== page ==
A science fair project that started out with the simple goal of getting a good mark is now taking a pair of Grade 8 scientists from Greystone Heights School all the way to the Canada-Wide Science Fair.
Kevin Liu and Saabir Yousuf wanted their project to be something interesting and innovative. Their idea of small-scale, economically feasible desalination plants won top prize in the junior category of the Saskatoon Regional Science Fair and earned them a spot in the national event in Fredericton, N.B. They received a bronze medal as a junior excellence award during the event held May 11-17.
"In the beginning, of course, we didn't intend this to go to the national level, but we wanted to get a good mark on it," Yousuf said. "We thought at the beginning desalination was kind of pretty boring, so let's just make it economically feasible and see what that brings us. After designing it we thought it was going to be OK.
"We did not expect to win at all," he added with a laugh. "They (the judges) seemed to like it. They thought it was innovative and cool. They seemed more impressed with it than we did."
Several Greystone Heights students also received recognition at the regional science fair. Lucas Le and Samuel Wardell received a
Grade 6 Young Scientist Award for their project entitled, The Ion Drive. Grade 8 students Dishita Emayavaramban and Cindy Li received an honorable mention in the junior category for their project, Bees in Decline: The Key to Solving this Crisis.
The inspiration for Liu and Yousuf's project came from a presentation on watershed preservation made to their class. The presenter talked about protecting watersheds, noting that even though the Earth's surface is 97 per cent water, most of it is salt water. Liu said the importance of water security struck a chord.
"We are experiencing water shortage more frequently around the world and we thought it would be a really interesting topic to try to figure out a solution to the problem," he said.
Their first step was to examine desalination, the process of removing salt from saltwater. Following their research, they started formulating designs and created a potential prototype. That initial design, they agree, was "horrible," but it served as a jumping off point to re-engineer their project.
"Because our project is an economically feasible desalination we started thinking about what we could do to make the whole plant cost less and what materials could we use. The method of desalination really played a part in that," Yousuf said.
"At first the method we chose was really simple," Liu explained, "basically boiling water and condensing the vapour – which is the easiest way to do it. But then we realized we couldn't really make that method economically feasible because of the energy consumption, especially on a large scale.
"In the end what we finally decided upon is this method called low-temperature distillation or vacuum distillation. Basically, water boils at a lower temperature under lower air pressure so we incorporated that into our design."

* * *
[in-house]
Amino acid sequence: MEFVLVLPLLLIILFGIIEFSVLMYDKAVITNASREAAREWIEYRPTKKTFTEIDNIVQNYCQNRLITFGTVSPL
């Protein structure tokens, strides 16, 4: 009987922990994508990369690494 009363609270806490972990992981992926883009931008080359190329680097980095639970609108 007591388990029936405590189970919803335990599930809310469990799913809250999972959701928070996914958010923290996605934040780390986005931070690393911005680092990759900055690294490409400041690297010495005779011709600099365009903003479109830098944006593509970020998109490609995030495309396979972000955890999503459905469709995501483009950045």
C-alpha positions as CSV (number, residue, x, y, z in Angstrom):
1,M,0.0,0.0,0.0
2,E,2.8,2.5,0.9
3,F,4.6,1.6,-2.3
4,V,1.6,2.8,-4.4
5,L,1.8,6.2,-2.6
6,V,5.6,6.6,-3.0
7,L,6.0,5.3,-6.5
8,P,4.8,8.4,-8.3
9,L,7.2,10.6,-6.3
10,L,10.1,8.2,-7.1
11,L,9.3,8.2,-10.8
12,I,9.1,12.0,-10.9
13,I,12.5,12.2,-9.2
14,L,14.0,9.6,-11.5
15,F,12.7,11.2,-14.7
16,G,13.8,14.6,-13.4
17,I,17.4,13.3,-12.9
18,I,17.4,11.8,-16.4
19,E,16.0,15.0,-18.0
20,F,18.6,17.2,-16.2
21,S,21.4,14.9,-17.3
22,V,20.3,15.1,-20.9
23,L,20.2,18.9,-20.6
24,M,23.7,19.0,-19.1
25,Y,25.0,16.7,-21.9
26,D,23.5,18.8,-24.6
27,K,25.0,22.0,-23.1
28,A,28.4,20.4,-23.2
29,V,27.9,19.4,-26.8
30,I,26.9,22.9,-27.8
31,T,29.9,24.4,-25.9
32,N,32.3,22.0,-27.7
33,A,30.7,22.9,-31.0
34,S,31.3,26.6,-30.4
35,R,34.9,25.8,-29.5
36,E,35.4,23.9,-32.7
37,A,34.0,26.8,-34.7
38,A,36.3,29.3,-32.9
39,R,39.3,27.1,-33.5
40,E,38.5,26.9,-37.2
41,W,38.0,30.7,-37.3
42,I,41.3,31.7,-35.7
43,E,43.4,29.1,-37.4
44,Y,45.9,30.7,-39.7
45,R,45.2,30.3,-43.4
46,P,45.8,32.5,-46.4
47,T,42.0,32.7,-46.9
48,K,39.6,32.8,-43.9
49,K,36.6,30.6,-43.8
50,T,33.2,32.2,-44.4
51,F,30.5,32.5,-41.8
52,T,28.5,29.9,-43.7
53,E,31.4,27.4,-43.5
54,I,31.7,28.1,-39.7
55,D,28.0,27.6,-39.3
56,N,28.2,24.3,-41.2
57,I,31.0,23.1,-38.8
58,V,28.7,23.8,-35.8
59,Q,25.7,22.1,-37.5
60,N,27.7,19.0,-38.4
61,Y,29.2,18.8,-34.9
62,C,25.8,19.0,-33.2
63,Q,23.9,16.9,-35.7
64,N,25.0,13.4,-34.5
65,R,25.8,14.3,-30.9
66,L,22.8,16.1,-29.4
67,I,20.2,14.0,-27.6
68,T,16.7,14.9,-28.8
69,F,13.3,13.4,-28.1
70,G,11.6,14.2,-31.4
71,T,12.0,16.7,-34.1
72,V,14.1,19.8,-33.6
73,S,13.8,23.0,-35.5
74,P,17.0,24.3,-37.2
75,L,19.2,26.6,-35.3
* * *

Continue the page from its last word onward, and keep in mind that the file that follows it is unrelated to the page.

The most difficult aspect was the design of their proposed structure, the students agree. Because of the vacuum created by the process, the structure had to be designed so not to collapse into the vacuum while at the same time being of a shape that is economically feasible to manufacture.
A unique aspect of their project, one they feel appealed to the science fair judges, is the notion of small-scale desalination plants that could be located on the ocean.
Compared to the traditional approach, their proposal called for smaller desalination plants that would float on the ocean. Originally, they considered the design of a larger plant but realized that a larger number of smaller, more cost-effective plants would be more economical.
While the project originated at school, the weeks since their regional science fair win have been devoted to additional hours of after-school research and taking a critical eye to their idea.
"This is another challenge we are facing," Yousuf said. "This being a school project we put a lot of work into it, but we didn't look at every single aspect to make sure that it completely worked, because in the end it was just a school project. But now that we are going to the national level we have to put more research into it and find out all of the little, nit-picky things that we can fix."
"For me," Liu added, "I'm trying to figure out if this is actually a good idea or is this comparable to other good projects? I don't have a lot of stuff to compare this to."
Both are looking forward to the opportunity provided by the Canada-Wide Science Fair. No matter how they place it will be an opportunity to learn more, view other projects and participate in science-related activities with other students from across the country.
They are both enrolled in the Grade 9 SAGE program at Walter Murray Collegiate for this fall and, not surprisingly, their eyes are set on future careers in science and engineering.
"Both of us want to be aerospace engineers and work at NASA or SpaceX or wherever," Yousuf said. "That's our ambition."